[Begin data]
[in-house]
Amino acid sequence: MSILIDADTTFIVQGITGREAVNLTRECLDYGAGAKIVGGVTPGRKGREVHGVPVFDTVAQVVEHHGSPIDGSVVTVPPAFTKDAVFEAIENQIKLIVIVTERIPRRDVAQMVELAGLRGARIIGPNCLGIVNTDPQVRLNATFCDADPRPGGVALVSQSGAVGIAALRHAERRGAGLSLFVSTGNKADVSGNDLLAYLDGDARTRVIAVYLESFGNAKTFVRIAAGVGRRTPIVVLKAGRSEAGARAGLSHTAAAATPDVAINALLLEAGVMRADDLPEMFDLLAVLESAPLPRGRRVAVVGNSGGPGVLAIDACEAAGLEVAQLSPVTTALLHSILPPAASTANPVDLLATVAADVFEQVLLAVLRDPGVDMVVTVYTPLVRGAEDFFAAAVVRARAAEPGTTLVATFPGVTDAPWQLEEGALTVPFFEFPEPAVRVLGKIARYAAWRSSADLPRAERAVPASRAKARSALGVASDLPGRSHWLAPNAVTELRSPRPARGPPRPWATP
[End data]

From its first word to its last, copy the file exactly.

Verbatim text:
[in-house]
Amino acid sequence: MSILIDADTTFIVQGITGREAVNLTRECLDYGAGAKIVGGVTPGRKGREVHGVPVFDTVAQVVEHHGSPIDGSVVTVPPAFTKDAVFEAIENQIKLIVIVTERIPRRDVAQMVELAGLRGARIIGPNCLGIVNTDPQVRLNATFCDADPRPGGVALVSQSGAVGIAALRHAERRGAGLSLFVSTGNKADVSGNDLLAYLDGDARTRVIAVYLESFGNAKTFVRIAAGVGRRTPIVVLKAGRSEAGARAGLSHTAAAATPDVAINALLLEAGVMRADDLPEMFDLLAVLESAPLPRGRRVAVVGNSGGPGVLAIDACEAAGLEVAQLSPVTTALLHSILPPAASTANPVDLLATVAADVFEQVLLAVLRDPGVDMVVTVYTPLVRGAEDFFAAAVVRARAAEPGTTLVATFPGVTDAPWQLEEGALTVPFFEFPEPAVRVLGKIARYAAWRSSADLPRAERAVPASRAKARSALGVASDLPGRSHWLAPNAVTELRSPRPARGPPRPWATP